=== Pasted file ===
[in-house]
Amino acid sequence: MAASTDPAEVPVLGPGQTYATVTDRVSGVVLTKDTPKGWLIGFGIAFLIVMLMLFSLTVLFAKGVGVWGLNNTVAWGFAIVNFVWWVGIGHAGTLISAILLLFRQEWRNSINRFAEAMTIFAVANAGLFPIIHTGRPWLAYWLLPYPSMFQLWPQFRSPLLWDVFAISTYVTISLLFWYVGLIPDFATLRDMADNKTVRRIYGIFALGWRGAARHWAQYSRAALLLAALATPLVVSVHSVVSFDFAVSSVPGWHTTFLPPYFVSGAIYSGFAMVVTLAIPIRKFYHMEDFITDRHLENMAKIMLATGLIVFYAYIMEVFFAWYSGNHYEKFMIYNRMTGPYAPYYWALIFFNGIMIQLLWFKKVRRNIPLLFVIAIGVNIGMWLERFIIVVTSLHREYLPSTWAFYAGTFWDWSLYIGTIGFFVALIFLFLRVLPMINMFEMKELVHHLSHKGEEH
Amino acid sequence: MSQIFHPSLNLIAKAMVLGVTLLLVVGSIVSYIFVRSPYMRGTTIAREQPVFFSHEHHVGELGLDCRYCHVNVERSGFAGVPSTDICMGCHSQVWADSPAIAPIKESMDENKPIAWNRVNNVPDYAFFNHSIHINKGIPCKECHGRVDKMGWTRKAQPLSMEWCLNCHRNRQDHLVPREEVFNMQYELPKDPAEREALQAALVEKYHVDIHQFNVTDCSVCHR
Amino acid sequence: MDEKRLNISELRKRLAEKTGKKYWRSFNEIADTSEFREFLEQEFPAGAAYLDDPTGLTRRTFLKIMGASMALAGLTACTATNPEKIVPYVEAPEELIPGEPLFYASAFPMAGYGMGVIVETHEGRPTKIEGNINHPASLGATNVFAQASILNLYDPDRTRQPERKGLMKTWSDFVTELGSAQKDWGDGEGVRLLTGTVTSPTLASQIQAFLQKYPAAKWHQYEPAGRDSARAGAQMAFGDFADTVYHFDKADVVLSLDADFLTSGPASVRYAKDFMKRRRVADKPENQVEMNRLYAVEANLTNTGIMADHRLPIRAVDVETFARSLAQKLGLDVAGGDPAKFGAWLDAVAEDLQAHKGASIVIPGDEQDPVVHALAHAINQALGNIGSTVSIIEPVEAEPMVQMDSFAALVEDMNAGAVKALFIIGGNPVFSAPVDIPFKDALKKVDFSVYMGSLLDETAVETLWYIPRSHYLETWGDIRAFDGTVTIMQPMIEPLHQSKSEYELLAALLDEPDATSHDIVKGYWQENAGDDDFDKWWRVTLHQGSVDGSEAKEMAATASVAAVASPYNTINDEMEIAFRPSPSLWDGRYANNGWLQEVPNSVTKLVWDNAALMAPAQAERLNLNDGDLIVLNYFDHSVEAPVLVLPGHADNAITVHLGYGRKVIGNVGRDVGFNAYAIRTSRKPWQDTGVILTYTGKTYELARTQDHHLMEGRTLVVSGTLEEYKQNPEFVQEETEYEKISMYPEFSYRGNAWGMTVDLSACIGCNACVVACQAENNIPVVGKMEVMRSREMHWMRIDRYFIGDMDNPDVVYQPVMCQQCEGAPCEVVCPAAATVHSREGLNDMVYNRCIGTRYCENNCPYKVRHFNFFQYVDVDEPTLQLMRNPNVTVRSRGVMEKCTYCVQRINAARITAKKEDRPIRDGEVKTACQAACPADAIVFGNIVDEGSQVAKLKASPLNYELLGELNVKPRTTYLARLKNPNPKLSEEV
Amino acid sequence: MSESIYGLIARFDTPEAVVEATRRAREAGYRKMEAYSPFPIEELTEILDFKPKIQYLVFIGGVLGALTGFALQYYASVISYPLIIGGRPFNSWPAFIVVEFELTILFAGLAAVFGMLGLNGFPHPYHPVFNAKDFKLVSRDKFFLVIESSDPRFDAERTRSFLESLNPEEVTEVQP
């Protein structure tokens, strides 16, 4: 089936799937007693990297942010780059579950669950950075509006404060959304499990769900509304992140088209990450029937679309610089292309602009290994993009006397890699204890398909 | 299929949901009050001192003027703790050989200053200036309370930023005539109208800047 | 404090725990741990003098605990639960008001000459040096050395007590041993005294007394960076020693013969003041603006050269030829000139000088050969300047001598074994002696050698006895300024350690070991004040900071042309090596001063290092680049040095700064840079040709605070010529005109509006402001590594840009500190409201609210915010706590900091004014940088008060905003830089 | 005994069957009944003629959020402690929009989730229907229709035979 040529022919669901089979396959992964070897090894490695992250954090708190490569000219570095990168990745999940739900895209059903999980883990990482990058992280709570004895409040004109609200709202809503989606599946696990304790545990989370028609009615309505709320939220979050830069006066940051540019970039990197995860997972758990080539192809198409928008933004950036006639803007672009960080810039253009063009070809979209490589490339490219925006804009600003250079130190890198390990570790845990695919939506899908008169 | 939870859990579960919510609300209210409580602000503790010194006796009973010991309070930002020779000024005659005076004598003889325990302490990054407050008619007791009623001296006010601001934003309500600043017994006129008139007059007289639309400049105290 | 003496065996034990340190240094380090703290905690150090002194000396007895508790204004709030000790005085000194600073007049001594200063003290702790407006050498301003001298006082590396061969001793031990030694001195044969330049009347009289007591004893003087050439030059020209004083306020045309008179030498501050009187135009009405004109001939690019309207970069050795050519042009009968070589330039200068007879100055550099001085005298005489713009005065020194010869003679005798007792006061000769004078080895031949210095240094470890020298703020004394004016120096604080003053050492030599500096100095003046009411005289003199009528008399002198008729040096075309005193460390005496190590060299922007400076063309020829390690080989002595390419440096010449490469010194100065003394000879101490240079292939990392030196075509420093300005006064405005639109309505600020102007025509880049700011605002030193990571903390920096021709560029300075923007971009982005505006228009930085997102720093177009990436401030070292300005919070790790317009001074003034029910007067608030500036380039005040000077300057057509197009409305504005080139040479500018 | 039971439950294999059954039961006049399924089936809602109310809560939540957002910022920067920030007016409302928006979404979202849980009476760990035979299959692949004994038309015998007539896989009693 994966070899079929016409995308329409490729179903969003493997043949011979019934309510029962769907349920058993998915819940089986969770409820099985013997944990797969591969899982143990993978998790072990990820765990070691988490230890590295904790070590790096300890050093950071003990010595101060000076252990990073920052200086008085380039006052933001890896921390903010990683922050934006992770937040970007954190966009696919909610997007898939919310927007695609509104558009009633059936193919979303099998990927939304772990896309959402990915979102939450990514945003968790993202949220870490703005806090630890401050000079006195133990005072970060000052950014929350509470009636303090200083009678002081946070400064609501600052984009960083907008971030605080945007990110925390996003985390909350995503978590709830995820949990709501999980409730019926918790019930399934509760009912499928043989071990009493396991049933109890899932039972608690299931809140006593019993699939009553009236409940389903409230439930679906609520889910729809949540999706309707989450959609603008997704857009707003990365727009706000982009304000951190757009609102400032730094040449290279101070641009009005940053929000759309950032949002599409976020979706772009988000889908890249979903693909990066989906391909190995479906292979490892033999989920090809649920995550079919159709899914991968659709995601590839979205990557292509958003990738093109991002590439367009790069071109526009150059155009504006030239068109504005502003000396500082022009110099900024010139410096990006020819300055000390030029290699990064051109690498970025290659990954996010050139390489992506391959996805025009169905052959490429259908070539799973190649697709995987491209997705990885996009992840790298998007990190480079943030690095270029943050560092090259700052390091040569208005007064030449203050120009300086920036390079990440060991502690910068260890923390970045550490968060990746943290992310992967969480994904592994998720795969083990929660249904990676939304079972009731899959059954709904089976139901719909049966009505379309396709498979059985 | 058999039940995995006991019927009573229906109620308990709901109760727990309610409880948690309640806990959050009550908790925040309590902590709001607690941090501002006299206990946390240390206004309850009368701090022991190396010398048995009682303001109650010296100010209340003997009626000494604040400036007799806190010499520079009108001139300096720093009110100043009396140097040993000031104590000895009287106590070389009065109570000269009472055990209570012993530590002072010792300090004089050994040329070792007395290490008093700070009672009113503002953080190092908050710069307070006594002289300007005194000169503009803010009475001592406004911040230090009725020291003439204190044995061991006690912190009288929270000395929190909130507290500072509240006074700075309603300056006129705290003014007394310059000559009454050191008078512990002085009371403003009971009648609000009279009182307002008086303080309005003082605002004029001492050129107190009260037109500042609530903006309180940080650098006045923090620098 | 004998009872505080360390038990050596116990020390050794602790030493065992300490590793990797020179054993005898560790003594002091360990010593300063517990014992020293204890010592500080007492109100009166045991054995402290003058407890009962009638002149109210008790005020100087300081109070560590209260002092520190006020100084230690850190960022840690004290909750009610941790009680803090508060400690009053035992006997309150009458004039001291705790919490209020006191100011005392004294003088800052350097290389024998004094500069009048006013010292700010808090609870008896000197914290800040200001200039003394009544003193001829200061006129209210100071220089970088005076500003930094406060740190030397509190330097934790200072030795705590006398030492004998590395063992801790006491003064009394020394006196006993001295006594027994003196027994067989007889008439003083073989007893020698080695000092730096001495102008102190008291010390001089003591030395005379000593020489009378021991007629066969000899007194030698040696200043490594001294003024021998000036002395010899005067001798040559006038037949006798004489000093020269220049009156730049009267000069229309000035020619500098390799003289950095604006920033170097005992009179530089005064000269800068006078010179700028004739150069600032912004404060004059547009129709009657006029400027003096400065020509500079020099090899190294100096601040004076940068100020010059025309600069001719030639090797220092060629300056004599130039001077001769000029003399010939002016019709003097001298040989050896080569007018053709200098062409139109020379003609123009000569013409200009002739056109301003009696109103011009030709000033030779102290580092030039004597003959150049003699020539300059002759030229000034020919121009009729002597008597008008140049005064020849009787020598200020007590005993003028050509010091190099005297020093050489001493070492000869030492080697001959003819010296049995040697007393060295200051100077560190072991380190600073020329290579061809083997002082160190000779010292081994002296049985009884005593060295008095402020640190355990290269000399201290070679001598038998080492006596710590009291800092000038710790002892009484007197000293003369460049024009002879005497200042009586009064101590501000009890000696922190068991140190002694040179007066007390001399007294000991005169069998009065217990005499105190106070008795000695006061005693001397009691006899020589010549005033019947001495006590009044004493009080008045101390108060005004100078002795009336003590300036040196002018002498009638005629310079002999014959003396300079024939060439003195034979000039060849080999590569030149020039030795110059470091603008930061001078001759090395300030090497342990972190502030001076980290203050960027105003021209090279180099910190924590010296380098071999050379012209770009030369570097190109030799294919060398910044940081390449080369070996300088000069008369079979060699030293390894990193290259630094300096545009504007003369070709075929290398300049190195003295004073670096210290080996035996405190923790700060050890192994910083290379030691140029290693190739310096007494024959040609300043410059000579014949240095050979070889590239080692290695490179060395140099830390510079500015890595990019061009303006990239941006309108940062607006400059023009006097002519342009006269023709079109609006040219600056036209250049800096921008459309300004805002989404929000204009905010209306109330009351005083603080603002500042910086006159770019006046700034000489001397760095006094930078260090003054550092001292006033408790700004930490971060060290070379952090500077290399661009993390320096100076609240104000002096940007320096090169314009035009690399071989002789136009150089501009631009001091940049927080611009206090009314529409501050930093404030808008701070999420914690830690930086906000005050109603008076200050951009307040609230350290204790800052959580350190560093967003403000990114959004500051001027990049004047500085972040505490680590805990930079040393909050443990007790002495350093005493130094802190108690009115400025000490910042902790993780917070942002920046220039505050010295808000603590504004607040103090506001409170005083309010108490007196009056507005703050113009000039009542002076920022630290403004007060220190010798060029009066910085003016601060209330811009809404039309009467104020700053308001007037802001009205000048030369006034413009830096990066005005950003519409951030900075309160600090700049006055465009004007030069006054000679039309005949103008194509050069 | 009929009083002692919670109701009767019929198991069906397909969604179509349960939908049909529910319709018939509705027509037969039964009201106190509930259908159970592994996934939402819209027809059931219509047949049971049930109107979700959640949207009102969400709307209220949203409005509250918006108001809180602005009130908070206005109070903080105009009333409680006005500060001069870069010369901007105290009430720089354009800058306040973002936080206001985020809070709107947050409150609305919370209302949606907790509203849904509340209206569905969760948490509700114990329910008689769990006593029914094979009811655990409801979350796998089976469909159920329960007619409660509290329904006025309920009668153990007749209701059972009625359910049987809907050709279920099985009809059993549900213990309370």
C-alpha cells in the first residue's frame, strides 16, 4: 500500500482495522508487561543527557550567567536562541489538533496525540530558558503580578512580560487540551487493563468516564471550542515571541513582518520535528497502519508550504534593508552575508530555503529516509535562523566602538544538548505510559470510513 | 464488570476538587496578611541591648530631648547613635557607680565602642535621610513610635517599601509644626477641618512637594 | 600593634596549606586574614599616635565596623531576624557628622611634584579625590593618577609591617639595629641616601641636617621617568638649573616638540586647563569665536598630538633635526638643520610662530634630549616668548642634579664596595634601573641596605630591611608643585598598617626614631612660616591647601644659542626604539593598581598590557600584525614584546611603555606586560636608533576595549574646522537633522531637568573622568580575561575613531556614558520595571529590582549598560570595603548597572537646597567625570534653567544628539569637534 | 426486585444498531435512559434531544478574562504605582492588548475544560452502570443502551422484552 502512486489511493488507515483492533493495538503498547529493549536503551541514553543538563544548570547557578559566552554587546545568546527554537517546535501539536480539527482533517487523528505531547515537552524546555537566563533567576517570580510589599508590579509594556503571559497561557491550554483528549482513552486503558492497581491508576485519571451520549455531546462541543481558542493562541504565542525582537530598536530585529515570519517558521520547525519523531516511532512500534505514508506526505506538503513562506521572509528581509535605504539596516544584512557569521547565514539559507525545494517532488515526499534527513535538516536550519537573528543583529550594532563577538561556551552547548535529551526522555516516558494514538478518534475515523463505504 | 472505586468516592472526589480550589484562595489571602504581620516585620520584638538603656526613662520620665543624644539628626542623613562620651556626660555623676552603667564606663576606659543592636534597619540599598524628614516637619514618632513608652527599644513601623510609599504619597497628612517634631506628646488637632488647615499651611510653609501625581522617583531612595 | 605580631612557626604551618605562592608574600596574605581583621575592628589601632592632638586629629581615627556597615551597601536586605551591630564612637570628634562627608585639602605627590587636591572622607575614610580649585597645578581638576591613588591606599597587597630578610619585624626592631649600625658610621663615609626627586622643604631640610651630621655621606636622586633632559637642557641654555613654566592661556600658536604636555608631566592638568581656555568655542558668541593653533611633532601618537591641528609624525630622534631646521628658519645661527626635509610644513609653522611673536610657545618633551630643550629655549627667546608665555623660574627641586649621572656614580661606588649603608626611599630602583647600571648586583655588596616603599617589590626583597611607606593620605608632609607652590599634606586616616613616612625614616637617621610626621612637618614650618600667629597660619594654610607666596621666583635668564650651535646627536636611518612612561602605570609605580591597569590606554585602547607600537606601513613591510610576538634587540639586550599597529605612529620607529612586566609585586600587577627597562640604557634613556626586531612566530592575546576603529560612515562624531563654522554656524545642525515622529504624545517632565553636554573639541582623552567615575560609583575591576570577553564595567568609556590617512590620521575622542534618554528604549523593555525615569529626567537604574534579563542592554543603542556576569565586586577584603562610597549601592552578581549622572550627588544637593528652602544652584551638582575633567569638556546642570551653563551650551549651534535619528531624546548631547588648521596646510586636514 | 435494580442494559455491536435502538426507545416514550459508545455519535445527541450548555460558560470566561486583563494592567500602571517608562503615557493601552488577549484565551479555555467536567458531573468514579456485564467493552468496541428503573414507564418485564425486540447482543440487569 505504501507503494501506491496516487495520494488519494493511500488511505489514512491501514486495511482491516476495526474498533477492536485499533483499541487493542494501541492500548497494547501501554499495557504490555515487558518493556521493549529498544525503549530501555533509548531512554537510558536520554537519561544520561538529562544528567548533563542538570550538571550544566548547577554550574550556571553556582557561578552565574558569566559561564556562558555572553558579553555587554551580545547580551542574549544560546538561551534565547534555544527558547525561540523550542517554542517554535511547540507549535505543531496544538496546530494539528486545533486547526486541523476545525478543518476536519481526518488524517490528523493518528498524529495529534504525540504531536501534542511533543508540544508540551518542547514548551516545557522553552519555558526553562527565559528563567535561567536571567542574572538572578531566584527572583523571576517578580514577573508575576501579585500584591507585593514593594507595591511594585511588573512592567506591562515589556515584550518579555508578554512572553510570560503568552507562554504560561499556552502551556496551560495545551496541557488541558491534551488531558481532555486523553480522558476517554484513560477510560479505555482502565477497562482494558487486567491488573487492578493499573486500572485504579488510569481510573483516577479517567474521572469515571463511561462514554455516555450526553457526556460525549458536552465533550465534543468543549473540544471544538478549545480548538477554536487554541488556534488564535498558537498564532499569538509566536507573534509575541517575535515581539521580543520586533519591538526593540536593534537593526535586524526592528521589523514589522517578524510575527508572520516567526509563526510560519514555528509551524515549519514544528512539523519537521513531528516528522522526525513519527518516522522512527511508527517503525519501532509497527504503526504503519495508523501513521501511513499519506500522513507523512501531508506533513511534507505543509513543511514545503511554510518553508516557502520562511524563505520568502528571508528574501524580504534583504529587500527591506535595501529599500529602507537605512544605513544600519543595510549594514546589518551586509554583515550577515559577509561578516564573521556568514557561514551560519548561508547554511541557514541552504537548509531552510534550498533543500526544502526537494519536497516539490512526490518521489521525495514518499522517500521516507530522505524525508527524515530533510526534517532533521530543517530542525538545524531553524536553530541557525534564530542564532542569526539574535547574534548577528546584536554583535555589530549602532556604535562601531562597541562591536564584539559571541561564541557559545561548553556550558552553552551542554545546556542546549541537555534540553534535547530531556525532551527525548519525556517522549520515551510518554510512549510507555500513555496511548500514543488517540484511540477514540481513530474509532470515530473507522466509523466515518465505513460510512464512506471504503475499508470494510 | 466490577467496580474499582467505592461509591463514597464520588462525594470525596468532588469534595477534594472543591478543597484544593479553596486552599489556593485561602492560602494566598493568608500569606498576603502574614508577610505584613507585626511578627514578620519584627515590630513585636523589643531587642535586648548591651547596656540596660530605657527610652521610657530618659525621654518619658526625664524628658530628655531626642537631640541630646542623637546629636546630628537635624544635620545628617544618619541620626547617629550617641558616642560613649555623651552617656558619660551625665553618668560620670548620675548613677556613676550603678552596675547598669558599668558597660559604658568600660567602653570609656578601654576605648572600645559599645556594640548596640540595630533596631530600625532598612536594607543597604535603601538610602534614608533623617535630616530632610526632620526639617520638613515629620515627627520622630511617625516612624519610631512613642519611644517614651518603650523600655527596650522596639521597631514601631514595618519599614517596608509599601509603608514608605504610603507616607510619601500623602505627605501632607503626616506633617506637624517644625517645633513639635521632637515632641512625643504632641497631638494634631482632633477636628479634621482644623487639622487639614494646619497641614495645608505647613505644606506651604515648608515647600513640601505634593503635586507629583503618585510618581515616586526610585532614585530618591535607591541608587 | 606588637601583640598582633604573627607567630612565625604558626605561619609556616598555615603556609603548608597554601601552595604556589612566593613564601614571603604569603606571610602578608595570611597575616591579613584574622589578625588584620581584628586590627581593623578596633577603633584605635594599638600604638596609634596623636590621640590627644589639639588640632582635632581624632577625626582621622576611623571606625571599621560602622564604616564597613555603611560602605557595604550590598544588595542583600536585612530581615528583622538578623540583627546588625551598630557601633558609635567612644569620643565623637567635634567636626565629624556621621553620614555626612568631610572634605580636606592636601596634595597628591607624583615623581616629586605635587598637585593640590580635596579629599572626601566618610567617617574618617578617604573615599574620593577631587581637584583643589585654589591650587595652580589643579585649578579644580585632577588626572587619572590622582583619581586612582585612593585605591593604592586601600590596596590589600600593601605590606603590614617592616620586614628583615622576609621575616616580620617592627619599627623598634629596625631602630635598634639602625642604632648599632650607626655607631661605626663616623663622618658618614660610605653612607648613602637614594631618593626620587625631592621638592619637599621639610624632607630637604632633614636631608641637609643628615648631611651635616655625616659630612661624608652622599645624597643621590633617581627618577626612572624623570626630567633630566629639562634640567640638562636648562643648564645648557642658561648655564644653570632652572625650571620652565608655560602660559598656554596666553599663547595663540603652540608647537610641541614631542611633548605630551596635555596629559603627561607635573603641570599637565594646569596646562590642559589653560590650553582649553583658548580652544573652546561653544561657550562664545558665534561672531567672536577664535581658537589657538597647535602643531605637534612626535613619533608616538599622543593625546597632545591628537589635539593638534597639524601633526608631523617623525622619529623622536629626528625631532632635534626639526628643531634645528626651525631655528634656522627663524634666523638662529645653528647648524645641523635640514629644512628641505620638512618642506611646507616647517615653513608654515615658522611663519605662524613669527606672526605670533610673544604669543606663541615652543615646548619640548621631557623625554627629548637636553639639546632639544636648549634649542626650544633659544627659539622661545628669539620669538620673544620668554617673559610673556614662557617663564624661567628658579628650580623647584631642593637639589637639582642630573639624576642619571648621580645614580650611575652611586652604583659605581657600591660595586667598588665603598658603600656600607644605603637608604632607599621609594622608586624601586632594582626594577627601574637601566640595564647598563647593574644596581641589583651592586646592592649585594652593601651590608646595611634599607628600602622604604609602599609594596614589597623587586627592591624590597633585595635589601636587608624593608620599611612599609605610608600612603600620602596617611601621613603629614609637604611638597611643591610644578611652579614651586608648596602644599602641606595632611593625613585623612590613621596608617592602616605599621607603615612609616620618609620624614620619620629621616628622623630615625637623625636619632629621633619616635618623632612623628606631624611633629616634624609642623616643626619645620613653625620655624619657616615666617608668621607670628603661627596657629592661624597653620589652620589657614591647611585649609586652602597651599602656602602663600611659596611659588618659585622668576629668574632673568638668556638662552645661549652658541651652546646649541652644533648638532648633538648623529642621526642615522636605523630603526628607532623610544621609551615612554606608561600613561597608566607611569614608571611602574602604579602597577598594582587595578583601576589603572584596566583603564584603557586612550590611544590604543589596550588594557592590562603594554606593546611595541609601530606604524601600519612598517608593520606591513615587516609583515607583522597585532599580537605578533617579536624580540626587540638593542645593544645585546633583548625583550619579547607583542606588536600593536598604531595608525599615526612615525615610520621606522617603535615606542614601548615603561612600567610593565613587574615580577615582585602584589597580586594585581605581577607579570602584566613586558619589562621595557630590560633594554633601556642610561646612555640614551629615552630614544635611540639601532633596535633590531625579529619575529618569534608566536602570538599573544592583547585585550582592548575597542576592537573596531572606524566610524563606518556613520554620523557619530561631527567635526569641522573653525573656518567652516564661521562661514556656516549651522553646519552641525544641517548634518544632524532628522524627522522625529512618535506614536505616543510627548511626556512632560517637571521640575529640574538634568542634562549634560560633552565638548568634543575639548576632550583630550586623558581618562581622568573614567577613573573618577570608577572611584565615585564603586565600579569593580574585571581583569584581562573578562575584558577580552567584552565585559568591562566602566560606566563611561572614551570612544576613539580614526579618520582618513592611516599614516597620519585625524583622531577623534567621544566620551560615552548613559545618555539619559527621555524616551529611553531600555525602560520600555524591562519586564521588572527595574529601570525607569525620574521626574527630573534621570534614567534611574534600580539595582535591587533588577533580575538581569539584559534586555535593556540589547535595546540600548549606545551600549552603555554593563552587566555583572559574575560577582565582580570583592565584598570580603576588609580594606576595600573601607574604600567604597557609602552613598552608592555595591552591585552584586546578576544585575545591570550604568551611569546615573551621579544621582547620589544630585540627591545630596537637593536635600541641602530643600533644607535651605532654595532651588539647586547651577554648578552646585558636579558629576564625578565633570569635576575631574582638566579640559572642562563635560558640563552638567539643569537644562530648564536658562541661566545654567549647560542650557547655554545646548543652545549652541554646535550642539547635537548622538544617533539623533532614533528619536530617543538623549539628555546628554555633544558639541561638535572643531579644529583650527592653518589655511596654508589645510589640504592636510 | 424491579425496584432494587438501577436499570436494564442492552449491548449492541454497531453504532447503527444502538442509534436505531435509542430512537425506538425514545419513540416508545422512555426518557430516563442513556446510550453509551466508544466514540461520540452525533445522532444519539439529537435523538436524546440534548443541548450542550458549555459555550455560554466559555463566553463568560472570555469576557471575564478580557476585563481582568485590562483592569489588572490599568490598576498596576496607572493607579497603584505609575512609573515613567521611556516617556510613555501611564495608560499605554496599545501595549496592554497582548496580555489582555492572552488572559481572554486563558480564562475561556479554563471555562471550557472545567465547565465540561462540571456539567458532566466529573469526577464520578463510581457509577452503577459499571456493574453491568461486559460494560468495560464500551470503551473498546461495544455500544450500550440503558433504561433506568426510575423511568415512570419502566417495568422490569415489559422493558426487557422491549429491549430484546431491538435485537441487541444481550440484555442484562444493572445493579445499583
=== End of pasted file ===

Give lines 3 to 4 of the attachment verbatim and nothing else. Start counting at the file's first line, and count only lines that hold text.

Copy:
Amino acid sequence: MSQIFHPSLNLIAKAMVLGVTLLLVVGSIVSYIFVRSPYMRGTTIAREQPVFFSHEHHVGELGLDCRYCHVNVERSGFAGVPSTDICMGCHSQVWADSPAIAPIKESMDENKPIAWNRVNNVPDYAFFNHSIHINKGIPCKECHGRVDKMGWTRKAQPLSMEWCLNCHRNRQDHLVPREEVFNMQYELPKDPAEREALQAALVEKYHVDIHQFNVTDCSVCHR
Amino acid sequence: MDEKRLNISELRKRLAEKTGKKYWRSFNEIADTSEFREFLEQEFPAGAAYLDDPTGLTRRTFLKIMGASMALAGLTACTATNPEKIVPYVEAPEELIPGEPLFYASAFPMAGYGMGVIVETHEGRPTKIEGNINHPASLGATNVFAQASILNLYDPDRTRQPERKGLMKTWSDFVTELGSAQKDWGDGEGVRLLTGTVTSPTLASQIQAFLQKYPAAKWHQYEPAGRDSARAGAQMAFGDFADTVYHFDKADVVLSLDADFLTSGPASVRYAKDFMKRRRVADKPENQVEMNRLYAVEANLTNTGIMADHRLPIRAVDVETFARSLAQKLGLDVAGGDPAKFGAWLDAVAEDLQAHKGASIVIPGDEQDPVVHALAHAINQALGNIGSTVSIIEPVEAEPMVQMDSFAALVEDMNAGAVKALFIIGGNPVFSAPVDIPFKDALKKVDFSVYMGSLLDETAVETLWYIPRSHYLETWGDIRAFDGTVTIMQPMIEPLHQSKSEYELLAALLDEPDATSHDIVKGYWQENAGDDDFDKWWRVTLHQGSVDGSEAKEMAATASVAAVASPYNTINDEMEIAFRPSPSLWDGRYANNGWLQEVPNSVTKLVWDNAALMAPAQAERLNLNDGDLIVLNYFDHSVEAPVLVLPGHADNAITVHLGYGRKVIGNVGRDVGFNAYAIRTSRKPWQDTGVILTYTGKTYELARTQDHHLMEGRTLVVSGTLEEYKQNPEFVQEETEYEKISMYPEFSYRGNAWGMTVDLSACIGCNACVVACQAENNIPVVGKMEVMRSREMHWMRIDRYFIGDMDNPDVVYQPVMCQQCEGAPCEVVCPAAATVHSREGLNDMVYNRCIGTRYCENNCPYKVRHFNFFQYVDVDEPTLQLMRNPNVTVRSRGVMEKCTYCVQRINAARITAKKEDRPIRDGEVKTACQAACPADAIVFGNIVDEGSQVAKLKASPLNYELLGELNVKPRTTYLARLKNPNPKLSEEV